As if the manmade push toward consolidation weren't enough, there seems to be a corresponding market-made pull that is just as powerful. Top publishers have always held a disproportionate share of market downloads and revenue, but it's kicked into a new gear of late. Currently, the top 1% of publishers account for 91% of app revenue and 79% of downloads. Take a moment to let that profound imbalance sink in. 

Of course the previous trend — that of more difficult and expensive UA — also works in favor of market-dominating players. With eCPI on the rise, those with the most existing downloads and the deepest pockets hold the advantage.

In many ways, it's a tremendously hostile environment for smaller app makers and growing more hostile by the day. Yet there are also signs pointing in the opposite direction, suggesting that the market may be opening up.

As counter-intuitive as it may seen, the march toward consolidation can lead to an opening of the competitive field. It will lead to an abatement of the prevailing over-saturation as consolidation cuts down on the number of competing offerings in the marketplace. The little kid on the playground gets more breathing room whenever two big kids get replaced with one — even if the one is twice as big.

The market will also see relief from over-saturation as the flood of hyper-casual games brought on by the pandemic naturally recedes. The issue is also being eased by a parallel "cleanup" of the stores. 2022 saw Google and Apple delist an unprecedented number of apps. In Q4 2022 alone, Apple delisted 8% of all App Store apps while Google removed 4% of Play Store apps.

In total, 1.4M apps were delisted, with an almost even split across the App Store and Google Play. And it's not just about cutting dead weight. The removed apps are estimated to have drawn a combined $180M in yearly ad spend. That’s revenue that will be redirected to other apps better designed to stand the test of time.  

At the same time, the market is opening up in other ways too. BigTech companies are facing increasing criticism for their anti-competitive tactics and market strong-arming. Google and Apple in particular suffered serious damage to their public images from their fight with Epic. With popular sentiment against them, political action is now mounting — at least in the US and Europe — to weaken BigTech's hold on the market.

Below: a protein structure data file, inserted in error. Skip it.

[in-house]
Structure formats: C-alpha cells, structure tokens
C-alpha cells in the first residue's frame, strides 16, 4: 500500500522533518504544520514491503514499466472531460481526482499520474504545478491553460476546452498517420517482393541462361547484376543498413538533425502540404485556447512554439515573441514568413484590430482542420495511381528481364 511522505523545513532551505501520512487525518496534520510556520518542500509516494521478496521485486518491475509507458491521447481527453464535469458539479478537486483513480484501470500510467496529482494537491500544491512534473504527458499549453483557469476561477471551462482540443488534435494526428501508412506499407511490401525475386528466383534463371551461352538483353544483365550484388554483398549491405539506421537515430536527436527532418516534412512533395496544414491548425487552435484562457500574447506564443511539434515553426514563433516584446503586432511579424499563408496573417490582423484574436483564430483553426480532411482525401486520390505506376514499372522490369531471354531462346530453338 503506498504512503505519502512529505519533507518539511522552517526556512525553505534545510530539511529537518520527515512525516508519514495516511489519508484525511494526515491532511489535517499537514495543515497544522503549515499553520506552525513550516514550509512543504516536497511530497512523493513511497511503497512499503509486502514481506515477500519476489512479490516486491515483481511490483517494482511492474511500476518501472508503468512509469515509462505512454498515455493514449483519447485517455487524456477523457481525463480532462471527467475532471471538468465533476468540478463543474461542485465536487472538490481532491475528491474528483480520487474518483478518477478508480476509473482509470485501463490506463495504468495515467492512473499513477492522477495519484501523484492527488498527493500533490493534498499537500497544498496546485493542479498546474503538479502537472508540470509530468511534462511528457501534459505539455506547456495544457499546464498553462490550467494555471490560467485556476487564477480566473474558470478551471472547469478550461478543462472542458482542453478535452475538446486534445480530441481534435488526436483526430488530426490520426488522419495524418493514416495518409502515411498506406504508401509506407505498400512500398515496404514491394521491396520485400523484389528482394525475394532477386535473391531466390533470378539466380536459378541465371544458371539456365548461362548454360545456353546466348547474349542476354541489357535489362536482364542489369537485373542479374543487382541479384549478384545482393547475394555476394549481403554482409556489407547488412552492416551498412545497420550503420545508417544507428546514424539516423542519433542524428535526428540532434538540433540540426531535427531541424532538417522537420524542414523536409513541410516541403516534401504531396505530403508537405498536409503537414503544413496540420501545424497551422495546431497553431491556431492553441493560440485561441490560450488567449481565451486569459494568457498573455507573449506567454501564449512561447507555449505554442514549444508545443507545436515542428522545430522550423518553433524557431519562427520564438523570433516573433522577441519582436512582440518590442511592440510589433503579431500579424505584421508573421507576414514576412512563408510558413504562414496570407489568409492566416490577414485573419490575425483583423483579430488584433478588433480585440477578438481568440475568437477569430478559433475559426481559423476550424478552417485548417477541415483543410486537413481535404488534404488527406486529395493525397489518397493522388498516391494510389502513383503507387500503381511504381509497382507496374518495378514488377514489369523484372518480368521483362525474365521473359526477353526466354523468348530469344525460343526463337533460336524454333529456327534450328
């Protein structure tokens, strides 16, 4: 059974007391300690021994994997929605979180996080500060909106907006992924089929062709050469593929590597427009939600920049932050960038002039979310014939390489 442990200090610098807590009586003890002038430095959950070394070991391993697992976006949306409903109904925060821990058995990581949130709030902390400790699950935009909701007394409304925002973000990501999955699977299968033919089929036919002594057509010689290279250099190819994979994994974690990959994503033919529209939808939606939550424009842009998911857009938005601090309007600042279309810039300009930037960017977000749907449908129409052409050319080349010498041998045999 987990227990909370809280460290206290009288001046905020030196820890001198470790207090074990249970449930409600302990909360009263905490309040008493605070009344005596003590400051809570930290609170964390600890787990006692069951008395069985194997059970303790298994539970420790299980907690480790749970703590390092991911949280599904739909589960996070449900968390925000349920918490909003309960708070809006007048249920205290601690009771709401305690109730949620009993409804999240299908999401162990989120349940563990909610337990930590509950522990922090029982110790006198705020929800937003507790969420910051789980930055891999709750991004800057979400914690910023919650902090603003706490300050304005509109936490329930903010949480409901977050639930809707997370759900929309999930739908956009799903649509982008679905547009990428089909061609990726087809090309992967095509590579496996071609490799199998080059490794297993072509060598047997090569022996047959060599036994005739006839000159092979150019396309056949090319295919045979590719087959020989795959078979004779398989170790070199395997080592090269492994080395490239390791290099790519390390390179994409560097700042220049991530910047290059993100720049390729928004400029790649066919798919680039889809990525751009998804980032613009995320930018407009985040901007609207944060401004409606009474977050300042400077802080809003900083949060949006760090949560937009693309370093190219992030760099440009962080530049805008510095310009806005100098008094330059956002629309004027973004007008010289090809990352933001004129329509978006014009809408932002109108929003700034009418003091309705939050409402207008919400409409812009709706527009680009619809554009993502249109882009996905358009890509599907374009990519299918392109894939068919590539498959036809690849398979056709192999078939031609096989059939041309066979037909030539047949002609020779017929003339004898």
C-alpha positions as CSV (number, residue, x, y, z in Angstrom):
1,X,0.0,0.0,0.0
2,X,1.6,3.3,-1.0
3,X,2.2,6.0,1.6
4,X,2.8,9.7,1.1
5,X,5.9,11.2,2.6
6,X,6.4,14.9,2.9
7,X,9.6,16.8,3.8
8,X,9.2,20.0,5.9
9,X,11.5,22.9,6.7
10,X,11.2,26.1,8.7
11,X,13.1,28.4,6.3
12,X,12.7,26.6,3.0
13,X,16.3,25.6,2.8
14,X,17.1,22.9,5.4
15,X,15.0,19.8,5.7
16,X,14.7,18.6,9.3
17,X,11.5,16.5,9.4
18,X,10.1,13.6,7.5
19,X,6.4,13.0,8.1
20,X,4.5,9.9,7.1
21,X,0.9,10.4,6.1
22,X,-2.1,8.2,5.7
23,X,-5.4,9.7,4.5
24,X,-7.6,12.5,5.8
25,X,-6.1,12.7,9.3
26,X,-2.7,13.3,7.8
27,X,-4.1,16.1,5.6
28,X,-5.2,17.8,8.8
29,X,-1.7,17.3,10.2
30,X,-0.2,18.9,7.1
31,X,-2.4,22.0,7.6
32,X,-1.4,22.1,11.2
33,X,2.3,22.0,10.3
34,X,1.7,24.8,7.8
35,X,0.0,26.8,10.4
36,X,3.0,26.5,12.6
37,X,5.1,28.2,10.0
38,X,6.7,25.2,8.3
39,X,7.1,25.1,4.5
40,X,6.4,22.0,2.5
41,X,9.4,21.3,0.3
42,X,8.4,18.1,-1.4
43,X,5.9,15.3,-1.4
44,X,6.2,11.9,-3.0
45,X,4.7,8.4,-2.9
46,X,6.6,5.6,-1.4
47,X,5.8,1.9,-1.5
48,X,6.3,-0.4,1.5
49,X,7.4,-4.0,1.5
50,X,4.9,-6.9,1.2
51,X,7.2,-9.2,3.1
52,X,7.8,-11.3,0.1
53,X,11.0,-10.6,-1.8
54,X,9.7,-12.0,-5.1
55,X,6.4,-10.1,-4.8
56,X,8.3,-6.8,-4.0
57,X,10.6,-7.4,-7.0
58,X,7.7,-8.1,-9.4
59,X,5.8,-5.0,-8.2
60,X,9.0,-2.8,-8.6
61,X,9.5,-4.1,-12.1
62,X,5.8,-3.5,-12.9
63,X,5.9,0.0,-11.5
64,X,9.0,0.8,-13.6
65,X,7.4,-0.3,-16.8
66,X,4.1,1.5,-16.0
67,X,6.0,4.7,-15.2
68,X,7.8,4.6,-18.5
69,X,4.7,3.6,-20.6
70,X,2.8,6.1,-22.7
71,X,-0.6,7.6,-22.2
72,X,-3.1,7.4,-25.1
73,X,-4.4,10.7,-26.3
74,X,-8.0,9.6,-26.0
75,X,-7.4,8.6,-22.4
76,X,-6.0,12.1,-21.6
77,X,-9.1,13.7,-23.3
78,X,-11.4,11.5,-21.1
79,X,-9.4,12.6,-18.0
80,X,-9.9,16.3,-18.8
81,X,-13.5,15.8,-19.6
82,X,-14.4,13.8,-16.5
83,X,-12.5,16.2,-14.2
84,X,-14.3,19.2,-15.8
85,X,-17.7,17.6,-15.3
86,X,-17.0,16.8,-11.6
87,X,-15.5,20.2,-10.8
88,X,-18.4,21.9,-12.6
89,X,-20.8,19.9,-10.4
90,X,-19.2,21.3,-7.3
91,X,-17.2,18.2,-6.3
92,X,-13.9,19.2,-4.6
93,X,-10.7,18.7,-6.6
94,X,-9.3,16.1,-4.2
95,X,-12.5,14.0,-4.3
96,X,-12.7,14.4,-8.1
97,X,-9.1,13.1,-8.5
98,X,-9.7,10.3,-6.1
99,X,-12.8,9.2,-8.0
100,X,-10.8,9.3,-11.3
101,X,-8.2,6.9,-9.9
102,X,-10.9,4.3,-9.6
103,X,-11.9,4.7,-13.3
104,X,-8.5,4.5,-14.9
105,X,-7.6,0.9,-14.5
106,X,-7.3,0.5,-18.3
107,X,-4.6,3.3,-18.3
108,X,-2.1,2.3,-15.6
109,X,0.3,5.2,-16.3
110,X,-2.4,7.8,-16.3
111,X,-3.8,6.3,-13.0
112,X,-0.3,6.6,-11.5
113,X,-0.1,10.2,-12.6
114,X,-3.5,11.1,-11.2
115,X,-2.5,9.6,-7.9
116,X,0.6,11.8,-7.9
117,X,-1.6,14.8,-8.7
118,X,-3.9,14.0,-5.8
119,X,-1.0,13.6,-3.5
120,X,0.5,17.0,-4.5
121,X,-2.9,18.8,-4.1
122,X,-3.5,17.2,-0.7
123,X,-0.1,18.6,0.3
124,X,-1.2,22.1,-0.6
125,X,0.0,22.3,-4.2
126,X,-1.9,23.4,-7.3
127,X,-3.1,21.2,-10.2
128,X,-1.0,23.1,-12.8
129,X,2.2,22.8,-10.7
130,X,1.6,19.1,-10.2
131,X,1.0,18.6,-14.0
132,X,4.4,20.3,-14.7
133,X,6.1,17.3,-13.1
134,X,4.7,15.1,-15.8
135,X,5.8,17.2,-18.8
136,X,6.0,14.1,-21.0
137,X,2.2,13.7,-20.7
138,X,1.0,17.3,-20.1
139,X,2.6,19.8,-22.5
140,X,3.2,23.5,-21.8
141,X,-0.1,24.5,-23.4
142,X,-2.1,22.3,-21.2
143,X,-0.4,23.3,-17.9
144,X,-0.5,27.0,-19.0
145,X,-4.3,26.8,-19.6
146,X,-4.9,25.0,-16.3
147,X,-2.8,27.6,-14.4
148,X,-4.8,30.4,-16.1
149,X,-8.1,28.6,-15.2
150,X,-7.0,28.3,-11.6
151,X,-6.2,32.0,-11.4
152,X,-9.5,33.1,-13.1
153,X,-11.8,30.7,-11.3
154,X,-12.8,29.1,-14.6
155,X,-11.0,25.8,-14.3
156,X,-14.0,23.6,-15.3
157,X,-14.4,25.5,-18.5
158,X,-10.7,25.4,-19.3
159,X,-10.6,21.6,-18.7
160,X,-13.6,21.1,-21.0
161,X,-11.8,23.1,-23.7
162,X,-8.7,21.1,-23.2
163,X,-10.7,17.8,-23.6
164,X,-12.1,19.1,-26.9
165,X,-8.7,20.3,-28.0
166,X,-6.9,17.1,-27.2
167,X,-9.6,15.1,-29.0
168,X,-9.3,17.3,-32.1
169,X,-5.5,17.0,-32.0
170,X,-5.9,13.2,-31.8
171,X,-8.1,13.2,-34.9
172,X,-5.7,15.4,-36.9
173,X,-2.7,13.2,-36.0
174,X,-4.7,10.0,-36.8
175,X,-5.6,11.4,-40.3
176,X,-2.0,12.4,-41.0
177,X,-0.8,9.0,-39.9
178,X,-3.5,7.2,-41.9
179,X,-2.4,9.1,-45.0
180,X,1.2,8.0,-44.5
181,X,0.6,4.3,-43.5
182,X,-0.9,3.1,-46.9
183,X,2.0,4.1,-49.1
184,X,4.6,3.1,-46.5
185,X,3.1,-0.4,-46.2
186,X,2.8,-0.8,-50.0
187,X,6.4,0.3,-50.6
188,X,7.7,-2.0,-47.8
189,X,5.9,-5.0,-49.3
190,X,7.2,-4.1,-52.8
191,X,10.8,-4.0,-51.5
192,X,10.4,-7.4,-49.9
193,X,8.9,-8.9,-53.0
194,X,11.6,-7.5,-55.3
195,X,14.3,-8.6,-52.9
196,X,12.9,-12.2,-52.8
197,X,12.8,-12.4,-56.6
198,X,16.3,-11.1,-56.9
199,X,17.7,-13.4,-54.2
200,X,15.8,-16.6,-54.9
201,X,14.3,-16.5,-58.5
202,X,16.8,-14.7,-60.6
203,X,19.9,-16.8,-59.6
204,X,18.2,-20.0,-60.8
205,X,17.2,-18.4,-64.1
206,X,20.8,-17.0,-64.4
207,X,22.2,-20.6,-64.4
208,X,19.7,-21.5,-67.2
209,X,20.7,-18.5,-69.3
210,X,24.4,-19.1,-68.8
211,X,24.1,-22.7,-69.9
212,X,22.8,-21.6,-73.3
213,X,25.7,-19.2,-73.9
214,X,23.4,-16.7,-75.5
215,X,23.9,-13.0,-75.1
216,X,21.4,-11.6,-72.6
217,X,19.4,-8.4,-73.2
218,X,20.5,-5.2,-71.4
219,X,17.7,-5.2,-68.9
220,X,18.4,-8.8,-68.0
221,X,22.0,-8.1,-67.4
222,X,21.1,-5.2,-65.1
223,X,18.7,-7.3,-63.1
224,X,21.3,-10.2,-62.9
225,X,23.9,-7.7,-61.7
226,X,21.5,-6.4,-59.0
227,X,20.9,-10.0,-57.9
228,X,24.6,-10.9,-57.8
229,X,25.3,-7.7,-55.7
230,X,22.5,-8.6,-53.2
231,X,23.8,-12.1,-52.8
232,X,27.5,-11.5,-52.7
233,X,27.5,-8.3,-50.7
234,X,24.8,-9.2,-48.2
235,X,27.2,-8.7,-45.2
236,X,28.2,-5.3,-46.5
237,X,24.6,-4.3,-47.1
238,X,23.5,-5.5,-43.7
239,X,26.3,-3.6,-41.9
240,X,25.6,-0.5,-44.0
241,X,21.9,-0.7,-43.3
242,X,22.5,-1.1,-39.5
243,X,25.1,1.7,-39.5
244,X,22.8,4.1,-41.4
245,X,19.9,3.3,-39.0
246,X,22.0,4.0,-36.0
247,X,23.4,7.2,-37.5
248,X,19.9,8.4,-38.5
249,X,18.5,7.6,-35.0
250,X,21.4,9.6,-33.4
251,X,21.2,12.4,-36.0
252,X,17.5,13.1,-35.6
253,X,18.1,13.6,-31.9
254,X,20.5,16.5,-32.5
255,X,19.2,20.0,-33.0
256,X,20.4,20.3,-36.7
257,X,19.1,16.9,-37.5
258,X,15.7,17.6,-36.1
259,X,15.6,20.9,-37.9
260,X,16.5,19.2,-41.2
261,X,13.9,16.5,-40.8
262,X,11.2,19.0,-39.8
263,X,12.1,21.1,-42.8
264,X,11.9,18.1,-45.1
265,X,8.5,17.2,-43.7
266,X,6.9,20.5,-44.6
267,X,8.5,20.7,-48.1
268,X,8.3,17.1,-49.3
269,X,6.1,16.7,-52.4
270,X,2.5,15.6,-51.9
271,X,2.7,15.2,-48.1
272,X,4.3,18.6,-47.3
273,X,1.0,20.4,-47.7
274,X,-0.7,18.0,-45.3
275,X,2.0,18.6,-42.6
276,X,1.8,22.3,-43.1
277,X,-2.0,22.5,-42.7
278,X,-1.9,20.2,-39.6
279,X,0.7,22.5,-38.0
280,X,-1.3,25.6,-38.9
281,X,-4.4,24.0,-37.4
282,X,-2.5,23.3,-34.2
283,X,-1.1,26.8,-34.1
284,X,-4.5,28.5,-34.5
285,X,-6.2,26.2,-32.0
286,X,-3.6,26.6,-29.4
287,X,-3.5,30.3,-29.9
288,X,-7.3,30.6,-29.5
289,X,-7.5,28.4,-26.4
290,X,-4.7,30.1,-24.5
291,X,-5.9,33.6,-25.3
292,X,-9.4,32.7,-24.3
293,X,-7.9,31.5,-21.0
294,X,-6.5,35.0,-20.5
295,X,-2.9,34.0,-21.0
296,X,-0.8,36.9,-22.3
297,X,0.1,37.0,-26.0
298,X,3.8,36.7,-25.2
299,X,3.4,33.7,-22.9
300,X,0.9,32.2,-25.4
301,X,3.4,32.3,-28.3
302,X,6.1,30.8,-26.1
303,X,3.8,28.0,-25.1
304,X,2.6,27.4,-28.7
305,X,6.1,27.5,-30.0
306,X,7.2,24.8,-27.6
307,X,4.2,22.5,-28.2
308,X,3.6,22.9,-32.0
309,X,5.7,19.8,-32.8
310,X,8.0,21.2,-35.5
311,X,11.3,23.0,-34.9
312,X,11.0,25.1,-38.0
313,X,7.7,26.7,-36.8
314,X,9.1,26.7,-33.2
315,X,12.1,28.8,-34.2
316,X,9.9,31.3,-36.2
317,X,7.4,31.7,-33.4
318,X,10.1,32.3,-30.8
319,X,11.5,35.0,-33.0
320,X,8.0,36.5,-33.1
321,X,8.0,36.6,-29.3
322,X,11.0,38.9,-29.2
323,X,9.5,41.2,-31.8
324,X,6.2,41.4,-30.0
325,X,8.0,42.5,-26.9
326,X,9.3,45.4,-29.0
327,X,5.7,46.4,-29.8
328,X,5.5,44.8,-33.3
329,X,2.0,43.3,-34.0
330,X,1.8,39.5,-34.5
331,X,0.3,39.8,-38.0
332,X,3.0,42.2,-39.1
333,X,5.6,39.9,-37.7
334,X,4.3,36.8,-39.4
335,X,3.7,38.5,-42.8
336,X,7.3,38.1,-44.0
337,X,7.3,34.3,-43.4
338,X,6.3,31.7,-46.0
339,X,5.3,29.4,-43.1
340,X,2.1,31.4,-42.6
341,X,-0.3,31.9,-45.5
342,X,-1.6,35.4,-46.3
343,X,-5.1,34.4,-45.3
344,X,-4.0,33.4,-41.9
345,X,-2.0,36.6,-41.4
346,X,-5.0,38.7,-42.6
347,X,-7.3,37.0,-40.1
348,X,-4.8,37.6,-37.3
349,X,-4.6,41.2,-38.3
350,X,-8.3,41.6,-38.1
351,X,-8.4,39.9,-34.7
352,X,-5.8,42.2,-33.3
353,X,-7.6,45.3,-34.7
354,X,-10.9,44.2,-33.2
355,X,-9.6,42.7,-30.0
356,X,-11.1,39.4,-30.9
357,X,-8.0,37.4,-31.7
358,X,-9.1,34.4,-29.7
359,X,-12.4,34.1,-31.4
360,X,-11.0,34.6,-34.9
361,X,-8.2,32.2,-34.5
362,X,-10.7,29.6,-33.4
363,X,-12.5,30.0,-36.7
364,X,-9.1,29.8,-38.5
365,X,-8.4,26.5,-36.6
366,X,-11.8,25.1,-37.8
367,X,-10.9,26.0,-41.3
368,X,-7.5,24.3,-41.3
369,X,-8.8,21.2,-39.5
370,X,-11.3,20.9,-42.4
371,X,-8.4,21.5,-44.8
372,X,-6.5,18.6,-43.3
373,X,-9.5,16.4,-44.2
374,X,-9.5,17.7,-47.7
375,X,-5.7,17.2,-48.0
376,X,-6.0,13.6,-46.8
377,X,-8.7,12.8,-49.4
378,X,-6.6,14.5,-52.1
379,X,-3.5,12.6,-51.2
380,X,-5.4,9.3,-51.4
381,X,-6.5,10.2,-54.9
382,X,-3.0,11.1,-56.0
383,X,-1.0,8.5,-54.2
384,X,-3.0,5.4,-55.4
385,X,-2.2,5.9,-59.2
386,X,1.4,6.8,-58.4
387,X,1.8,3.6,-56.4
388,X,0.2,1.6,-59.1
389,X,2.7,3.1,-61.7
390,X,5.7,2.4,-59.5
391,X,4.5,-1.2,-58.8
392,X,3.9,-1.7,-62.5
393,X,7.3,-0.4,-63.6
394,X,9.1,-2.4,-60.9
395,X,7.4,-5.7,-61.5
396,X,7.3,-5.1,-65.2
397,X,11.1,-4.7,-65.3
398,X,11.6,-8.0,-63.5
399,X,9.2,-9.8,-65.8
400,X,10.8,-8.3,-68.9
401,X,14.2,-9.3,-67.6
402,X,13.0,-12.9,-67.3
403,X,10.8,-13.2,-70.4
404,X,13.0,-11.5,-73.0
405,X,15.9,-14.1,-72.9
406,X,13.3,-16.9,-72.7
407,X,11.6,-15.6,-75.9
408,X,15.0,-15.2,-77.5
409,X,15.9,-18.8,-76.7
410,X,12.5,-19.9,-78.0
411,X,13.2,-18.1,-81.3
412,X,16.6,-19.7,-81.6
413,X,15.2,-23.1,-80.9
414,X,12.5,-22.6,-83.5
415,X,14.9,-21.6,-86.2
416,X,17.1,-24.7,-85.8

And we're already seeing big changes. In 2021, Apple officially dropped their cut of App Store transactions from 30% to 15% for developers making under $1 million. Within several months, Google announced a similar change to benefit smaller developers. By the end of 2022, Apple even opened their phones to allow for apps to be "sideloaded" from outside stores — something utterly unthinkable only a couple years ago. 

So while the app market may be deep in the embrace of consolidation, it won't necessarily spell the end of scrappy studios or startups. 

TREND NO 3: Diversifying revenue in the face of a stiffening monetization scene


According to's market forecast, mobile ad spend in 2023 will grow at barely half the rate it did in 2022 and a third the rate of 2021.

google-play-user-spend-history-plus-forecast-1Worldwide, Google Play user spend fell for the first time ever in a decade. And while forecasts vary, expects the downward trend to continue through 2023.

So we're looking at slowing and reversing growth on each of the two primary fronts powering app monetization.

On top that, it's expected that recent privacy changes will continue to impact the market, making monetization more difficult.

We're still adjusting to Apple's 2021 IDFA changes and we haven't yet come to grips with Google's Privacy Sandbox, set for a phased release starting in 2023. Both these changes share a common theme of enhanced privacy and user control and both will likely bear a similar market impact. Specifically, they'll make it harder for advertisers to target high-spending users, which in turn will:

  1. Erode ad value and drive eCPMs down
  2. Stymie efforts to compel gravy-making in-app purchases (IAP)